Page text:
Trees for Tucson

December 1, 2012 |

Did you dream about how great it would be to have a big shade tree in your yard during last summer’s heat? Now is the time to plant that tree. Warms days and cool nights in Tucson are perfect for tree planting, according to Rocky Yosek, operations coordinator at Trees for Tucson. Although trees can be planted from October to April, winter months are “a great time to plant a tree even if there’s a freeze because the roots are protected underground.”

Trees for Tucson is a project of the nonprofit Tucson Clean and Beautiful, and is funded by Tucson Electric Power (TEP) and Trico Electric Cooperative. Four thousand low-cost shade trees are made available every year to TEP and Trico customers. Over 80,000 trees have been distributed through Trees for Tucson since the program’s founding in 1989.

Homeowners may order trees by going to the Trees for Tucson website at   and downloading a PDF order form or by emailing and requesting a PDF order form. The cost of each tree is $8 for homeowners. Some guidelines apply. Owners of homes built in 1980 or after or older homes with double-pane windows may purchase two trees a year. For homes built before 1980 and with single pane windows, up to four trees can be ordered. Yosek adds that this is for the one calendar year only. Home owners can order additional trees in following years.

Shade trees are a desirable component of a home owner’s landscaping plan. They provide shade and cooler temperatures for homes which means energy use is lower in our torrid summers. Trees also provide homes for birds, beautify the neighborhood, and reduce carbon emissions and air pollution.

This year these shade trees are available from Trees for Tucson: desert willow, blue palo verde, red push pistache, ironwood, and desert museum palo verde. Yosek says the red push pistache is a popular tree these days. “This tree is being planted in city parks now. It is very attractive and has no thorns.” He adds that the desert willow still remains the most popular tree. “At least 50% of my orders are for desert willow,” Yosek says. Velvet mesquite is not on the list currently due to low stock at nurseries, but will probably be available by spring. Velvet mesquite produces edible seed pods which can be milled into flour. The flour adds a sweet, nutty flavor to favorite bread and pancake recipes.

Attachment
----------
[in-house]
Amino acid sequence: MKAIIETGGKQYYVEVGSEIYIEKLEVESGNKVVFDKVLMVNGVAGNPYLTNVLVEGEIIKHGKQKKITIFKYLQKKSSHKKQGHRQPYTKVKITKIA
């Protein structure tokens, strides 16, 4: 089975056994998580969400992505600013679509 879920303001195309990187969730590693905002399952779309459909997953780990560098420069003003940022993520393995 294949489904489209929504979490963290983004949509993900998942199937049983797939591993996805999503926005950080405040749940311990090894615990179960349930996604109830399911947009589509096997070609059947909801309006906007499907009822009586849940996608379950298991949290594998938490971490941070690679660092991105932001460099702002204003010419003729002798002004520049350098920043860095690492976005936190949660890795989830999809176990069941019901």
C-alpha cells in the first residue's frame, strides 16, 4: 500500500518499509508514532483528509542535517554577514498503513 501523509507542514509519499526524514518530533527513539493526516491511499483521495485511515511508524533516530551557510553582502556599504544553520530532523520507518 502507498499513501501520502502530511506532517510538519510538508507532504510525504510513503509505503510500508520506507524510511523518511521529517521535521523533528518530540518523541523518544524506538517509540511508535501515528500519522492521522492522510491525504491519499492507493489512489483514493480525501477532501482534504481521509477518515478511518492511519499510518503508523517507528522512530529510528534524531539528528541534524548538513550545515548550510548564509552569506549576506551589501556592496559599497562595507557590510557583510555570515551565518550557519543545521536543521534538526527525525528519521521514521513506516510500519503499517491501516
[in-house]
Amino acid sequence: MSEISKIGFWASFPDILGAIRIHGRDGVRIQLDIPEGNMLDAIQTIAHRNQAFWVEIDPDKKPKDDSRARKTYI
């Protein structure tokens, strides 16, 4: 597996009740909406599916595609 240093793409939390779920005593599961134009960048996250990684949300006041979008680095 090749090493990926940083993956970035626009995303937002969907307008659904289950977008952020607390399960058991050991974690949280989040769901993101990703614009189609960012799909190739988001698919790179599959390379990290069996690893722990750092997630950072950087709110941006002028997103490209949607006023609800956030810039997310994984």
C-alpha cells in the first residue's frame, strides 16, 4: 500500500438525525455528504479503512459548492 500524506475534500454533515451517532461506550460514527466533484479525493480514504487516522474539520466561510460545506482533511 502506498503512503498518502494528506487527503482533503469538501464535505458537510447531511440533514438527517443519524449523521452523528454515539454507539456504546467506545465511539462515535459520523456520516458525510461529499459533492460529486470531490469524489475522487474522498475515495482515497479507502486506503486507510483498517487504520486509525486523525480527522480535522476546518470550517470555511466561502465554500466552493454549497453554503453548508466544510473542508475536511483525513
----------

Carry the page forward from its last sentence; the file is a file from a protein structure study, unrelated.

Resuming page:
Reduction of the “urban heat island” effect is another benefit of tree planting. An urban heat island is caused by acres and acres of urban asphalt and concrete which absorb heat during the day and release it very slowly after dark. This heat retention makes it difficult for cities to cool off at night. According to the Southwest Climate Change Network at the University of Arizona’s Institute of the Environment, temperatures in urban Tucson “increased approximately 3 times more than rural temperatures” over the past 30 years.

“Tucson’s urban temperatures are approximately 5.5 degrees F warmer than they were in the last century, with more than 3.5 degrees F of the warming occurring in the last 30 years,” according to a Southwest Climate Change Network report.  The situation in Phoenix is even worse. Between 1948 and 2000, “urbanization has increased the nighttime minimum temperatures in central Phoenix [Sky Harbor International Airport] by approximately 9 degrees F and the average daily temperature by approximately 5.5 degrees F.”

Yosek adds that Trees for Tucson also offers a community tree-planting program and a school tree-planting program.

Individuals in a community can ask neighbors to participate in landscaping with trees. Instead of planting next to a private home, the trees are placed to provide shade near neighborhood buildings, in common areas, and along streets.  Yosek adds that the Sonoran Environmental Research Institute (SERI) has targeted low-income neighborhoods where local residents are recruited to plant trees, and then helped by SERI to order trees. SERI pays for the trees and delivers them for planning.

School tree planting programs can be initiated by principals, teachers, or parent groups. Students get involved in learning about the environmental benefits of tree, and in planting the trees.  Yosek says that last year several schools participated in the Trees for Tucson program, among them Doolen, Apollo, Challenger, Flowing Wells, and Altar Valley Middle Schools, and also Roskruge K-8 and Meredith K-12 schools.

Learn more about Trees for Tucson at


Category: Community